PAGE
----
CHETUMAL, Mexico – Hurricane Dean wasn’t through with Mexico, not in the least, but this didn’t seem possible:
A Category 5, record-book hurricane – the most powerful to strike land since Andrew whacked South Florida – and it didn’t flatten Anita Lara’s tin-and-wood house just four blocks from the Bay of Chetumal.
No reports of storm-related death or serious injury surfaced Tuesday in Mexico’s Yucatan Peninsula, which also didn’t seem possible. A full assessment of remote areas will take days.
And there it was, this truly humble home, a little worse for its encounter with Dean but still erect Tuesday as Lara surveyed the wet, wind-blown but mostly intact landscape.
Even the kitchen glasses survived, uncracked despite Dean’s screaming, pulsing winds, which reached 165 mph a little farther up the coast.
“It stayed cute, didn’t it?” Lara, 54, said of her house. “To tell you the truth, I thought the whole thing would be gone.”
Dean weakened considerably late Tuesday as it completed its assault on the sparsely populated section of the low-lying Yucatan, but Mexico’s trial by nature persisted.
The once-savage storm rolled over the warm water of the Bay of Campeche and was expected to reintensify before reaching land again today, possibly between Tuxpan and Veracruz.
Among the threats: flash floods and mudslides in the mountains of Mexico and Guatemala, likely to be inundated with torrential rain – up to 20 inches – in the days ahead. Inland flooding is one of the leading causes of hurricane-related deaths.
“Dean could approach major hurricane status again,” said hurricane specialist James Franklin of the National Hurricane Center.
So far, though, the news was surprisingly good, the toll remarkably modest, considering Dean’s potentially destructive power.
Some areas flooded, many structures were damaged or collapsed, thousands of trees were toppled.
But Mexican President Felipe Calderon said he had no reports of storm-related deaths and power should be restored within days.
In neighboring Belize, also hit by the storm, trees fell and debris flew through the air, but, again, no early reports spoke of sweeping damage.
Dean’s core roared ashore before dawn at the port of Costa Maya near Majahual, about 150 miles south of Cancun.
It was the most intense storm to make landfall since Andrew steamrolled south Miami-Dade County in 1992. It also was the third most intense Atlantic basin hurricane to reach land in history.
Along with howling wind, Dean produced considerable rain in the Yucatan and a seawater surge 12 to 18 feet high.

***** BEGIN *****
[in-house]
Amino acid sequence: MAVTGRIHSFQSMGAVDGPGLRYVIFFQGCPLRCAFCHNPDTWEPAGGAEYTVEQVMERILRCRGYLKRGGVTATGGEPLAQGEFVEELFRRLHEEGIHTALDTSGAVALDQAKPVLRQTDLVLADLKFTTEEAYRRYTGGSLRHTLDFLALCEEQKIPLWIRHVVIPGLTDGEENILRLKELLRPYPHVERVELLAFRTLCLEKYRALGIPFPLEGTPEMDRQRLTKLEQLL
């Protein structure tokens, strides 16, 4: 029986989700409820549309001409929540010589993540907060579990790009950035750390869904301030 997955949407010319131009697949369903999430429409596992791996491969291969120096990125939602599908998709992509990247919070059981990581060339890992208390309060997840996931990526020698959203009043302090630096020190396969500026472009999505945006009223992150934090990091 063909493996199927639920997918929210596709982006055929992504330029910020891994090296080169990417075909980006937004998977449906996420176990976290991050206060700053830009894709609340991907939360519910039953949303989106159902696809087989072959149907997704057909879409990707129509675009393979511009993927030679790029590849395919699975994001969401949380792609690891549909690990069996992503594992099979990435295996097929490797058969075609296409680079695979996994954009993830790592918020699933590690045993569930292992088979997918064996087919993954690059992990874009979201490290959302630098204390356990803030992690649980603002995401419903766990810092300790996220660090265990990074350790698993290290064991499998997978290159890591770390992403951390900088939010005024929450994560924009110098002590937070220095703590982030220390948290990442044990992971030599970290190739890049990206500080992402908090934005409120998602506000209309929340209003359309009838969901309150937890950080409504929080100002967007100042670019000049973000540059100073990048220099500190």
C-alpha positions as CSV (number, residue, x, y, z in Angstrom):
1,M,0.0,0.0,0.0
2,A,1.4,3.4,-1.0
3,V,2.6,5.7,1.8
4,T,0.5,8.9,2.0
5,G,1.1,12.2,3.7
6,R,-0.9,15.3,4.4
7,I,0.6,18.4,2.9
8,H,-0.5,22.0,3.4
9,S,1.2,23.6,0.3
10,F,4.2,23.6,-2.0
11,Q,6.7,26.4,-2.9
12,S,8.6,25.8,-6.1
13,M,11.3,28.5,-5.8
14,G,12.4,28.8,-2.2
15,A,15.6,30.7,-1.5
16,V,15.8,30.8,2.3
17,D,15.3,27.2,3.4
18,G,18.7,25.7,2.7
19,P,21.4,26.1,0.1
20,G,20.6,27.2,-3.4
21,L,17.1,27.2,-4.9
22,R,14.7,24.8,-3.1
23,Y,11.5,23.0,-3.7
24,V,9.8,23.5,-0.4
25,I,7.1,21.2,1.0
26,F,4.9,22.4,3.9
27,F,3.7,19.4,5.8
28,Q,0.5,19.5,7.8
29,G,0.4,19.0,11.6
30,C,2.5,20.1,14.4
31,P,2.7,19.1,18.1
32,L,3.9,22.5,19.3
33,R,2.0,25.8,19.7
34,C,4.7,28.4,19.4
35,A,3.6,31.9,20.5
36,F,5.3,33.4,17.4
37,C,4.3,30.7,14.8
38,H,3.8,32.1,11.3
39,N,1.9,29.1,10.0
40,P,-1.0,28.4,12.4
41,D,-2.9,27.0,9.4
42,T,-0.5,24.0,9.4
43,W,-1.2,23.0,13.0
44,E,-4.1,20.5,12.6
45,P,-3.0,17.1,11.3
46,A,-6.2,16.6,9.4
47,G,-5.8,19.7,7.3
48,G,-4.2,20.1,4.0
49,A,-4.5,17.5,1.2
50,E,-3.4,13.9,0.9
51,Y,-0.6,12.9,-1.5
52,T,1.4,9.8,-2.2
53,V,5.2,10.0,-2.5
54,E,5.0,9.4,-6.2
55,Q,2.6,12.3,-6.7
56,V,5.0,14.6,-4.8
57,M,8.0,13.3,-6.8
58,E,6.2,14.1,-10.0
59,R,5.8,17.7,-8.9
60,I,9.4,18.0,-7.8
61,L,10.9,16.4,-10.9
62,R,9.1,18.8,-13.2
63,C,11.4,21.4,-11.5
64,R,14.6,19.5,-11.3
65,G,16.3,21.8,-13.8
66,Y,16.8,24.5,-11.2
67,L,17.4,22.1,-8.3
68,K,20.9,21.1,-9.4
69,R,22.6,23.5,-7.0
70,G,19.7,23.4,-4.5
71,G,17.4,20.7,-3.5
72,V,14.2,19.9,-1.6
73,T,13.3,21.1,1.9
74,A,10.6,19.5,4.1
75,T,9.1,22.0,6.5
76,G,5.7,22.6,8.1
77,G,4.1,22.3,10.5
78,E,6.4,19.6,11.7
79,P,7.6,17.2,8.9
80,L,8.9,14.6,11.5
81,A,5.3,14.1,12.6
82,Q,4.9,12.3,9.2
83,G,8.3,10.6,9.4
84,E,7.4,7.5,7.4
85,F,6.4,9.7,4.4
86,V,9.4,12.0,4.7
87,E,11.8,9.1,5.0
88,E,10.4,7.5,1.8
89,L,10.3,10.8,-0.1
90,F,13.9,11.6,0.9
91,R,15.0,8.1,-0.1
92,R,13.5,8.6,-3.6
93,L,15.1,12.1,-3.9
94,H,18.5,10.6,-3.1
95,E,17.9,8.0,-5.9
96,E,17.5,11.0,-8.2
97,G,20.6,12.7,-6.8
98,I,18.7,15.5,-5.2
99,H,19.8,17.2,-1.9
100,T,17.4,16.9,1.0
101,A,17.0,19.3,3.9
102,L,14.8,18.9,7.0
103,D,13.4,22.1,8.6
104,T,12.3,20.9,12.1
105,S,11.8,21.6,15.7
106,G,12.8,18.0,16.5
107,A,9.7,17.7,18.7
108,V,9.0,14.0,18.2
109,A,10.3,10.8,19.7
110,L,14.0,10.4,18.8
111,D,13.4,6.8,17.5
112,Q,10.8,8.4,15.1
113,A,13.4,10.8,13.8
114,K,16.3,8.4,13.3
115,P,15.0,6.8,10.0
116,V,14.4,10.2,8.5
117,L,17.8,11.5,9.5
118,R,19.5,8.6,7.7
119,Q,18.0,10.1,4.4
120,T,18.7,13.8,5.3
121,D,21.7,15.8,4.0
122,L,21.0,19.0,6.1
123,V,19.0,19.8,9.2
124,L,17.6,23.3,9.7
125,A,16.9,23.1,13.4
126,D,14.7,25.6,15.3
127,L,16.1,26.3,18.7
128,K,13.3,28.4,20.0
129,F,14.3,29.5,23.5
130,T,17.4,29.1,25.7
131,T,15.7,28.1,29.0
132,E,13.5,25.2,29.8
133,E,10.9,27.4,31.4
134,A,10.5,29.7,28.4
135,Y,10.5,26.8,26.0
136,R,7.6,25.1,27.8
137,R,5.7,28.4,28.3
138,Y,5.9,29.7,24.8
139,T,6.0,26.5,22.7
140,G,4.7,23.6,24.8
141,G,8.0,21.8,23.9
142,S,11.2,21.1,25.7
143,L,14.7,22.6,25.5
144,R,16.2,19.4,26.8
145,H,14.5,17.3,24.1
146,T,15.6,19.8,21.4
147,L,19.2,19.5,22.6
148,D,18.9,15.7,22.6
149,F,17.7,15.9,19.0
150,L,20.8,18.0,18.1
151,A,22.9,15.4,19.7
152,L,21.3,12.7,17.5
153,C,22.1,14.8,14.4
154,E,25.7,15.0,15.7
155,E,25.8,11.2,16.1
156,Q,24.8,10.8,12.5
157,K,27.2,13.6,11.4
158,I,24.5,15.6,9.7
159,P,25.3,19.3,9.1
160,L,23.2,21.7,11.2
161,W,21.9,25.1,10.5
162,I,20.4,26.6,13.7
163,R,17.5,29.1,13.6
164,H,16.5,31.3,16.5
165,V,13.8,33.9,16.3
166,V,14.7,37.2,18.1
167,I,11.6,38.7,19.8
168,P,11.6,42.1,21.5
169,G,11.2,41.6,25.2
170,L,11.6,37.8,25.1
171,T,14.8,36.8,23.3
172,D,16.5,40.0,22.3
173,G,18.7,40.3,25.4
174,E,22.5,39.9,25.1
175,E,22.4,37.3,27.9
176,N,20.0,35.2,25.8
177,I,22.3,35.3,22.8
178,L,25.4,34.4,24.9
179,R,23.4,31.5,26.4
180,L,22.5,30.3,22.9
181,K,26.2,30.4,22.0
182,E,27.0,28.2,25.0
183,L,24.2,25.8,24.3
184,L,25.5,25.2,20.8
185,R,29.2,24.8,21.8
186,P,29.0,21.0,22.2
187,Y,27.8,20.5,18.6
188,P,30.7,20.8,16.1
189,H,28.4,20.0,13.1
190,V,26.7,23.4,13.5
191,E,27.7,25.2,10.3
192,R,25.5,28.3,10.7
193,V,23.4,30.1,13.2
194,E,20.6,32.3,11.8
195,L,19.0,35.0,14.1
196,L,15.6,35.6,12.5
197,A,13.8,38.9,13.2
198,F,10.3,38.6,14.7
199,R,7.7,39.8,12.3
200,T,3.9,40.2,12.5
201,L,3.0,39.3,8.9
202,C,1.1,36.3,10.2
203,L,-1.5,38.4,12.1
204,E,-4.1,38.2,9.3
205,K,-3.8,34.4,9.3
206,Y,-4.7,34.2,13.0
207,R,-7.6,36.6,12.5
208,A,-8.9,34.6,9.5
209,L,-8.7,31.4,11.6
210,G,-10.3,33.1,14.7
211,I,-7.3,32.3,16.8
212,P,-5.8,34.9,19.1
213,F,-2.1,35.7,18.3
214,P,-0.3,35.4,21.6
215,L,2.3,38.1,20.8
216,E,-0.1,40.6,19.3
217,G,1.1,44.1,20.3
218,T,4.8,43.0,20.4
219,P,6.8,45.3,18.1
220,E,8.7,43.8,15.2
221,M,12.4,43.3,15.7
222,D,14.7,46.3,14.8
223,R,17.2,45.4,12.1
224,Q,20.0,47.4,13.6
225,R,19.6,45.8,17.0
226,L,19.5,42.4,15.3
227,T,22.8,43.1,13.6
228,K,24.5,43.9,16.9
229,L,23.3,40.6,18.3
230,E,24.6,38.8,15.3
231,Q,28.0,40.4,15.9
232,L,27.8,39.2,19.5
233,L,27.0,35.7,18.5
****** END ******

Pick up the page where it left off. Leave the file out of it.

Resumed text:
A storm of this magnitude can be life-threatening and is certain to deliver catastrophic ruin to anything that stands in the path of its eye wall.
In this case, not much did.
In a major stroke of luck, the tourist centers of Cancun and Cozumel, well to the north, were spared Dean’s worst winds.
“Cozumel is ready to go,” said Gustavo Ortega, the tourist-friendly mayor of the popular cruise ship destination.
Instead, the storm carved a path through a mostly undeveloped region of villages, ancient Mayan ruins and jungles.
In addition, Dean moved quickly – at a forward speed of 20 mph – not lingering long enough to commit all the mayhem of which it was capable.
Dean’s prolonged encounter with land weakened it to Category 1 status by midday Tuesday, though it still swept the Bay of Campeche with high winds.
Many oil rigs and related facilities stand in and around the bay like targets on a firing range.
But the primary concern always is human life, and Dean already killed at least 13 people in Jamaica, Haiti, the Dominican Republic and elsewhere.
Mexican officials fear that the toll could grow as Dean crosses the bay, strikes land again, moves inland and rains and rains and rains on those mountains and valleys.
Back in Chetumal, a city of 125,000 people that nearly sustained a direct hit, the damage seemed significant but hardly catastrophic.
Heavy water tanks flew off rooftops, billboards spun down streets during the storm and hundreds of trees and fallen streetlights partially blocked access to the city center. Gas stations and other small buildings lost their roofs; some older structures collapsed.
But afterwards, residents quickly began clearing debris.
Power crews worked to restring dangling lines. Soldiers with machetes hacked at tree limbs to clear them from the roads. Refugees, those few who left their homes, returned to relatively undamaged structures.